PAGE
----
Supreme candidate: Jim Obergefell, who was the lead plaintiff in the U.S. Supreme Court case that legalized gay marriage nationwide, has returned to his native Sandusky and is planning to announce a run for elected office at 9 a.m. today. Obergefell sued the state of Ohio to have his name listed as “surviving spouse” on the death certificate of his spouse, John Arthur, whom he married in Maryland at a time when gay marriage wasn’t legal in Ohio. Gannett’s Laura Bischoff reports that he will run for a seat in the Ohio House of Representatives.
Off the grid: A new Public Utilities Commission of Ohio audit released Friday has found no evidence that the roughly $500 million FirstEnergy collected from customers for grid modernization resulted in more spending on grid modernization. In fact, as Jeremy Pelzer reports, FirstEnergy didn’t track how the money was spent, so the auditors couldn’t tell if any of the money was used to help pass the scandal-drenched House Bill 6.
My ears are burning: If this audit sounds familiar, it’s because FirstEnergy’s now-fired CEO bragged about ex-PUCO Chair Sam Randazzo “burning” the final report of an earlier probe into the same issue. A preliminary version of that earlier audit suggested that if it was released, it would have recommendations much harsher than those made in Friday’s audit — including restricting FirstEnergy dividend payments and requiring some of the fee money to actually be spent on grid modernization.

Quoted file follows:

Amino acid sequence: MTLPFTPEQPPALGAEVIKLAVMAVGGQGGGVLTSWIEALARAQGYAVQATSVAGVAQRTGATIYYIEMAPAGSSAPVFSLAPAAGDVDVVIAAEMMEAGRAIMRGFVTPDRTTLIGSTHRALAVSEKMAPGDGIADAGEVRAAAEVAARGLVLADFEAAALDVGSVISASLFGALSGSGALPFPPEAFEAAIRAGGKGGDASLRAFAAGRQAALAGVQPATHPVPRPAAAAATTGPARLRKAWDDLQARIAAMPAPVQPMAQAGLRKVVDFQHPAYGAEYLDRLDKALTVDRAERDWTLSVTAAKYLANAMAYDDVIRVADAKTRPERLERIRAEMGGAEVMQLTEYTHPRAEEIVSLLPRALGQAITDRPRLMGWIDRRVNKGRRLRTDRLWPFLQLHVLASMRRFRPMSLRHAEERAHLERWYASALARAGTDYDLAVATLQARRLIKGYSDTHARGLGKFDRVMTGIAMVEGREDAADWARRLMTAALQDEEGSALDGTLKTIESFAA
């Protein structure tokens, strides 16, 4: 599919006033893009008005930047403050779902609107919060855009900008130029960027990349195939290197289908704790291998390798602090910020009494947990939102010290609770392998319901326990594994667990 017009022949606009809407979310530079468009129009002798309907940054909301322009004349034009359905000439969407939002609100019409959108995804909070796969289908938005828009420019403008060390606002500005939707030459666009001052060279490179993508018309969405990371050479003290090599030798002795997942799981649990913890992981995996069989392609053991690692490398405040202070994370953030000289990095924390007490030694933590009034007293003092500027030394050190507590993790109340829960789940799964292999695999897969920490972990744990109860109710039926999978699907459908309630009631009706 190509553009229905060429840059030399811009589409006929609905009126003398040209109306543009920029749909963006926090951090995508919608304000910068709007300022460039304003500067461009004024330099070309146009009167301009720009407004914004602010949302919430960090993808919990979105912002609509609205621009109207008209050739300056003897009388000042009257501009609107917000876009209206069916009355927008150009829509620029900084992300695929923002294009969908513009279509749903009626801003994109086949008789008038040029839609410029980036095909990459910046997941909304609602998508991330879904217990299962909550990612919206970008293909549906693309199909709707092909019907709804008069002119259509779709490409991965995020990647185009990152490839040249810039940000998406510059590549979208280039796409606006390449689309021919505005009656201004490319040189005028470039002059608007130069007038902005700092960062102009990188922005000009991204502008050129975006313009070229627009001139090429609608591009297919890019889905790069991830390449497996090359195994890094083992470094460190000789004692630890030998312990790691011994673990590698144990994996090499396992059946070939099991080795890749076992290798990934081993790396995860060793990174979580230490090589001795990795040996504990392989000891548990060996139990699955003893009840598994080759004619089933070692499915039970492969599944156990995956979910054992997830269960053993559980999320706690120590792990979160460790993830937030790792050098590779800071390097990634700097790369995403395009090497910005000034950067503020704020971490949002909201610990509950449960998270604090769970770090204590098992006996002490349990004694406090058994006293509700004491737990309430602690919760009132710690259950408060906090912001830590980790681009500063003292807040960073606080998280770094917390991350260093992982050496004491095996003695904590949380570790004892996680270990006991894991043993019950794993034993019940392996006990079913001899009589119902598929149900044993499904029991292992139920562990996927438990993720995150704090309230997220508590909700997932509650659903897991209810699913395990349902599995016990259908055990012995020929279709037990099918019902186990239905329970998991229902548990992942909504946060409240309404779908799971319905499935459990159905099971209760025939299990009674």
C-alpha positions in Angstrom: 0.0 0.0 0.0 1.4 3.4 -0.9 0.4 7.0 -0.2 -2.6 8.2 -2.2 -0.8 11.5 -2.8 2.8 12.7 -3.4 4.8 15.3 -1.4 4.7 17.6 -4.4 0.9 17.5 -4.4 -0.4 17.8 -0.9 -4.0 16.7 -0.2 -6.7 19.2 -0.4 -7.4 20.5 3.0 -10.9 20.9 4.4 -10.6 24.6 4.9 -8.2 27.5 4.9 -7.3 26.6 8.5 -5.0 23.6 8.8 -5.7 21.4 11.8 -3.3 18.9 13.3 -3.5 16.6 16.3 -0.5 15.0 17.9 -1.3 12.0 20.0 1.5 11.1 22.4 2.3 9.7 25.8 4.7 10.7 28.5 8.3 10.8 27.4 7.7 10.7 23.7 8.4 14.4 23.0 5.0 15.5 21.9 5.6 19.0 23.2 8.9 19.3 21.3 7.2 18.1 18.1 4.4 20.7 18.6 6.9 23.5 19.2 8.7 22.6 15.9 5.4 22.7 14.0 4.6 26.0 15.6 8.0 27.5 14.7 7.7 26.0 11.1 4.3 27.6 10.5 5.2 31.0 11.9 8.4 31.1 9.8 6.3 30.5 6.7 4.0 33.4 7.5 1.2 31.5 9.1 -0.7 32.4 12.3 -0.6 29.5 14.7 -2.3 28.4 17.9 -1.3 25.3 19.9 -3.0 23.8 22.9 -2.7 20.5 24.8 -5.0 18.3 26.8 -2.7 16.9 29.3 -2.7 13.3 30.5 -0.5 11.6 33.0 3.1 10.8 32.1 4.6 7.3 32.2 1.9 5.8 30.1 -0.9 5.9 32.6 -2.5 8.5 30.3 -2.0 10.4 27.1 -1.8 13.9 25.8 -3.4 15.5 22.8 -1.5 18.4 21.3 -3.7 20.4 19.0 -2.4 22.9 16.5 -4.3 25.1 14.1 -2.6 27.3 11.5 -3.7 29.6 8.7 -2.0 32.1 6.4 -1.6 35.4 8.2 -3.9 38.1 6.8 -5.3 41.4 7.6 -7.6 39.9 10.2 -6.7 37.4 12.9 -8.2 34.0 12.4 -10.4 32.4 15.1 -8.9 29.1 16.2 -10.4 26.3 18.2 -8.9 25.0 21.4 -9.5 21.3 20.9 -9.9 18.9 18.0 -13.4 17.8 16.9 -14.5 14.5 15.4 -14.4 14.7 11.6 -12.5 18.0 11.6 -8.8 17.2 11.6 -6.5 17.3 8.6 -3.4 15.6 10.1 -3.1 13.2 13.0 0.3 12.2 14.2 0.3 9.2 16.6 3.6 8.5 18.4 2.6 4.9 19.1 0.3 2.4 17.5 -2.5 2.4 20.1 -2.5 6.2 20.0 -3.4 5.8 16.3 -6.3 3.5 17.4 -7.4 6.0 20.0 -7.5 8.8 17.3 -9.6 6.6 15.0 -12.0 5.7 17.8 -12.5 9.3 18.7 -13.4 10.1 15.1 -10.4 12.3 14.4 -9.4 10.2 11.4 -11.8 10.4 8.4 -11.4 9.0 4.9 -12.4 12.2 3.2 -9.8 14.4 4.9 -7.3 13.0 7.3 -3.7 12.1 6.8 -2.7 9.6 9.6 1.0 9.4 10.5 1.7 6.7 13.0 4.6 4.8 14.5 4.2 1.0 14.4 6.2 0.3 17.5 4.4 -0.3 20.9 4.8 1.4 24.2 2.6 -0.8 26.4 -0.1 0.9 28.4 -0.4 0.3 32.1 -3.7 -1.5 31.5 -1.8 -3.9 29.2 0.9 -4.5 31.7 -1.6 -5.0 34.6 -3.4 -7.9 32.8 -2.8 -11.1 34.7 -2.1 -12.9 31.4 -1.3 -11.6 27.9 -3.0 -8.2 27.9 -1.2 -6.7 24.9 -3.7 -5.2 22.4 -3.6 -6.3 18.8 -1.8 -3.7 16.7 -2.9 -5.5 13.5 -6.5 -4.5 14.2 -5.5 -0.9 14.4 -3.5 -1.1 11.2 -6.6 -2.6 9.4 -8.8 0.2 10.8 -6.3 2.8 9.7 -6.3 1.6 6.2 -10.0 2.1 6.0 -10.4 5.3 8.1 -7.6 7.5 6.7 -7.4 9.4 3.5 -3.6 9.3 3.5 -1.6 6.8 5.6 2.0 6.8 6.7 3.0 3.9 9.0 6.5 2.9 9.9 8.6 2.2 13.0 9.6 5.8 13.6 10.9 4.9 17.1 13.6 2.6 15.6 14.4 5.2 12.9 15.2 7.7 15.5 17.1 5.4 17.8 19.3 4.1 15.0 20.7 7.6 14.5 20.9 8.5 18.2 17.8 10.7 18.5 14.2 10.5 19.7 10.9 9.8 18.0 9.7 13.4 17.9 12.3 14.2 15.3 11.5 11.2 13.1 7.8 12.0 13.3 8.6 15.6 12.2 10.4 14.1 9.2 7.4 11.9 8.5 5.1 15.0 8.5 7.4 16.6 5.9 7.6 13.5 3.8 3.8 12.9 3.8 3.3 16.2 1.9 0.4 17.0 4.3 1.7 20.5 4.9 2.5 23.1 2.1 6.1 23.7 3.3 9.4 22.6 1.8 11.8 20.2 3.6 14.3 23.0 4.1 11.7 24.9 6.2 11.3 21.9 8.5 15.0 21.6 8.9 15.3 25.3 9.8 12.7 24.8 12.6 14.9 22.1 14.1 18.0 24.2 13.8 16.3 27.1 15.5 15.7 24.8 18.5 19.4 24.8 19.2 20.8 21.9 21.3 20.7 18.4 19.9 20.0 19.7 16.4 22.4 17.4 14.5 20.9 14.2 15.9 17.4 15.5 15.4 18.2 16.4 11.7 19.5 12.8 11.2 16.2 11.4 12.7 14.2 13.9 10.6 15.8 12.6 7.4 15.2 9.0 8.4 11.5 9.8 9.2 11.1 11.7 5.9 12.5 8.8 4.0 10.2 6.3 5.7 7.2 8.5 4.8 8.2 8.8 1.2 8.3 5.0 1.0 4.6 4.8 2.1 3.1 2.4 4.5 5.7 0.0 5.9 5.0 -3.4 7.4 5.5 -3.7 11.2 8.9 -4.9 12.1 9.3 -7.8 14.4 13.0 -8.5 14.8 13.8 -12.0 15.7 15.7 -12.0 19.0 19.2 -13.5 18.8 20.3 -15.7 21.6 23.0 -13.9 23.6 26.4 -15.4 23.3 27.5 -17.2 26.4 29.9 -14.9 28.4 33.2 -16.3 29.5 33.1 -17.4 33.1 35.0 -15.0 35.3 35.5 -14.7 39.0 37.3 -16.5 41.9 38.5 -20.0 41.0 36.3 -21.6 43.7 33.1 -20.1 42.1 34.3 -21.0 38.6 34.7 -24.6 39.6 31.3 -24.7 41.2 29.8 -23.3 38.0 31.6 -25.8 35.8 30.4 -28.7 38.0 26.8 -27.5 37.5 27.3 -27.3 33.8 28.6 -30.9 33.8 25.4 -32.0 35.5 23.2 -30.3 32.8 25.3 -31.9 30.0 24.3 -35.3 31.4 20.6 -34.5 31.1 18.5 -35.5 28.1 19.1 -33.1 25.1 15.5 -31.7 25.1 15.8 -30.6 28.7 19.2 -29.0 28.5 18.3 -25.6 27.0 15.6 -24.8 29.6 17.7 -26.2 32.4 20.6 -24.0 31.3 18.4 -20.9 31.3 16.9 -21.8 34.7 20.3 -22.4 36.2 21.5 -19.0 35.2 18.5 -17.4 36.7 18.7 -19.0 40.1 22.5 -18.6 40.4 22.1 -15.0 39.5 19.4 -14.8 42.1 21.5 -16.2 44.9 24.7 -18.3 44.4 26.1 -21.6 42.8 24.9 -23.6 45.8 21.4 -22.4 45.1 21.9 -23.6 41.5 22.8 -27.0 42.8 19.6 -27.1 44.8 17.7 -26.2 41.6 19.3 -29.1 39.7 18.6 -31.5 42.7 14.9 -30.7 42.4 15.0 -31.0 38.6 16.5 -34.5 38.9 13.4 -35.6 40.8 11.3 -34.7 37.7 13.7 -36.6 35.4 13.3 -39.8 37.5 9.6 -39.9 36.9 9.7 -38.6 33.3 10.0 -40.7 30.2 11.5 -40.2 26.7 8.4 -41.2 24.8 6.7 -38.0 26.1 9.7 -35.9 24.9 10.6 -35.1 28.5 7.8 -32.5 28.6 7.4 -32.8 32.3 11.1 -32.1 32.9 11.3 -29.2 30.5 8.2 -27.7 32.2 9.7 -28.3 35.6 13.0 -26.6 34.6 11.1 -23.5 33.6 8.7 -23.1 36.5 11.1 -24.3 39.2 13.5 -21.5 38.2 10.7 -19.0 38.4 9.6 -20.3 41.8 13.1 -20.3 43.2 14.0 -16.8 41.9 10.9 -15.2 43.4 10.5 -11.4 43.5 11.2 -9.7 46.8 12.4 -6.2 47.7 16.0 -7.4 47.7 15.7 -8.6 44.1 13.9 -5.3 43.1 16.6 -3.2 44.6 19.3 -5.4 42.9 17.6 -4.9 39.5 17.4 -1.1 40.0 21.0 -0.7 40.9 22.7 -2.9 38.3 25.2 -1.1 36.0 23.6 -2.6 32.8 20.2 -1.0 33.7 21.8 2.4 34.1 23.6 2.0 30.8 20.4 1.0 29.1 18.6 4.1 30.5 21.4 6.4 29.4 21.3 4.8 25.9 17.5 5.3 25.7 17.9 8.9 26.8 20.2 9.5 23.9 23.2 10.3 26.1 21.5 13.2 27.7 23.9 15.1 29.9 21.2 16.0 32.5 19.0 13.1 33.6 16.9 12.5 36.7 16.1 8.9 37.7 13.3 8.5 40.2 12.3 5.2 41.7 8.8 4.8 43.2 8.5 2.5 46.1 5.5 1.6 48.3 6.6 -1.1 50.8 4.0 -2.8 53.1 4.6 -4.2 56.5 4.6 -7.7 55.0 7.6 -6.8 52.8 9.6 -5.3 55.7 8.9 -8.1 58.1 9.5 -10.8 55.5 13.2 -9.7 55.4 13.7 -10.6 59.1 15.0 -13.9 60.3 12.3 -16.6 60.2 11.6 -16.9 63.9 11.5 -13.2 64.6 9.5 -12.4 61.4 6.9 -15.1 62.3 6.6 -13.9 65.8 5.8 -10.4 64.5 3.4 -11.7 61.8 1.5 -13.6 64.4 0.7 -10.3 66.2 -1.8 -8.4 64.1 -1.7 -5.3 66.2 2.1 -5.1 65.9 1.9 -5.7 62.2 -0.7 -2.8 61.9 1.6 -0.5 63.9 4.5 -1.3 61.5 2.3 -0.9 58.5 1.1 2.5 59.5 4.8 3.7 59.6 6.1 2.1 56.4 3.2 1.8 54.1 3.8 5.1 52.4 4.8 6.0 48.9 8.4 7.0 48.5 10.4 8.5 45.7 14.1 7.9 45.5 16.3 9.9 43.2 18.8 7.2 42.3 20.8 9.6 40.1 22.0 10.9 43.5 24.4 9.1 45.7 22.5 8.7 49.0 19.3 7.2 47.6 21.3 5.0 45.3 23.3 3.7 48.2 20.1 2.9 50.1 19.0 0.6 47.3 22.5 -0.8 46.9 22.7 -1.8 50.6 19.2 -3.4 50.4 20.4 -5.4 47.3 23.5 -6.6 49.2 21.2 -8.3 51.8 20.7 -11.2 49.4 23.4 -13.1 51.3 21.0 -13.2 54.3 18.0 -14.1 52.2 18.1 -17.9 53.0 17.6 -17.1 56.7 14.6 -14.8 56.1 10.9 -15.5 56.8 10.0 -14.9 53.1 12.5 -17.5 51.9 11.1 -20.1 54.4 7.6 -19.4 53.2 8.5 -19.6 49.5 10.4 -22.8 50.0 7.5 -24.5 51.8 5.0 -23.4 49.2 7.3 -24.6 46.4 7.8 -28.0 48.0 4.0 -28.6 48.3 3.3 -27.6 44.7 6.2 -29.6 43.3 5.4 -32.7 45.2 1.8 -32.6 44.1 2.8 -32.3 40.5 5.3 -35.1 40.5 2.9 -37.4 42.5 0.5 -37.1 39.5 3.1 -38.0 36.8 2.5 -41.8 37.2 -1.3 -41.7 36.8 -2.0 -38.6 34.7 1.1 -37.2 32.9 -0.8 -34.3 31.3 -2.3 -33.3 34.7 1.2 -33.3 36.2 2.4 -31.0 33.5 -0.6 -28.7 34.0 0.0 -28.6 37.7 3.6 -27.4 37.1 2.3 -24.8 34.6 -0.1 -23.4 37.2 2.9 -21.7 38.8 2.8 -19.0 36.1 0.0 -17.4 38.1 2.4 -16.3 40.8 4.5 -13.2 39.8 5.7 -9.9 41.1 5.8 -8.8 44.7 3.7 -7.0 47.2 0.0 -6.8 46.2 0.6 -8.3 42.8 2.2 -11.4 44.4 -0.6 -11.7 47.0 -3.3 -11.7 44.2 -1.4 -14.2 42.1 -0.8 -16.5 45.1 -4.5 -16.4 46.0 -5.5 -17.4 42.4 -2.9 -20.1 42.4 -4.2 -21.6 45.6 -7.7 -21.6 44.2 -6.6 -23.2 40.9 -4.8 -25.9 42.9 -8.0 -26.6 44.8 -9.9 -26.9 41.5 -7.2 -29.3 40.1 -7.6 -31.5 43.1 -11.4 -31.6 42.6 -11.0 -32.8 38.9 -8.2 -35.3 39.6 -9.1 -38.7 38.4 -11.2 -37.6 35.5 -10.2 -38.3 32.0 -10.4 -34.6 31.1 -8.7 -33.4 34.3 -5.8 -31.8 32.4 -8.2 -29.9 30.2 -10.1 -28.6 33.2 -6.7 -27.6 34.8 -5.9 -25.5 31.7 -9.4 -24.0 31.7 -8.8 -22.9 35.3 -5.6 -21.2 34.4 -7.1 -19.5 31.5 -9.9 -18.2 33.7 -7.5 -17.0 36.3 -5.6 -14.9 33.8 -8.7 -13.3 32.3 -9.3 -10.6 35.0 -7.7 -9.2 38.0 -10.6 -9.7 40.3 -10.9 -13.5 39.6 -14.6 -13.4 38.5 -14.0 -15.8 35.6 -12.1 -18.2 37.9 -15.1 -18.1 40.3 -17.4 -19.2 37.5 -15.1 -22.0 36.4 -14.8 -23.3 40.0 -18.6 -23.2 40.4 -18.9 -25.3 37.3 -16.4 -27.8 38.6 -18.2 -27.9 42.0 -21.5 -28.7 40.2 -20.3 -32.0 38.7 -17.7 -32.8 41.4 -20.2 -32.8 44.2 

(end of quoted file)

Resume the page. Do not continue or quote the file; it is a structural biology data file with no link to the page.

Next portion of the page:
Powering down?: An Indiana coal power plant that Ohio ratepayers are paying millions of dollars to subsidize thanks to House Bill 6 could soon close because the U.S. Environmental Protection Agency is seeking to no longer exempt it from environmental rules regarding the disposal of coal ash. As Pelzer writes, the owners of the Clifty Creek Power Plant told the EPA they would be forced to shut it down if the EPA’s decision becomes final.
No report for you: Maryland’s utility regulation commission has struck down an attempt to force FirstEnergy Corp. to release the full findings of an internal investigation related to the House Bill 6 scandal that led to the firing of top company executives. As Pelzer reports, the Jan. 6 ruling by the Public Service Commission of Maryland is the latest rebuff of consumer advocates’ attempts to force the release of the entire investigation report, which uncovered a previously secret $4.3 million payment to Randazzo.
Portman visits Ukraine: U.S. Sen. Rob Portman, an Ohio Republican, is visiting Ukraine with a bipartisan group of colleagues to meet with President Volodymyr Zelenskyy and other Ukrainian officials. “Ukraine continues to defend its territorial integrity against an increasingly aggressive Russia, while also striving to enact critical domestic reforms to solidify its democracy – it is more important than ever that the U.S. support Ukraine in its efforts,” said a statement from Portman.
Five things we learned from the May 17, 2021 financial disclosure form of state Rep. Jessica Miranda, a Forest Park Democrat.
- Aside from her legislative salary of $65,527.32, Miranda reported earning more than $100,000 for insurance brokerage and tax preparation service for Uno Tax, LLC.
- Miranda had a fiduciary relationship with Uno Tax as its president as well as with the Forest Park Chamber of Commerce as a board member.
- Miranda’s lone reported investment was a retirement fund through the Ohio Public Employee Retirement System.
- At some point in 2020, Miranda owed more than $1,000 to PNC Bank and Capital One.
- The Ohio House of Representatives reimbursed Miranda $2,991.12 in mileage.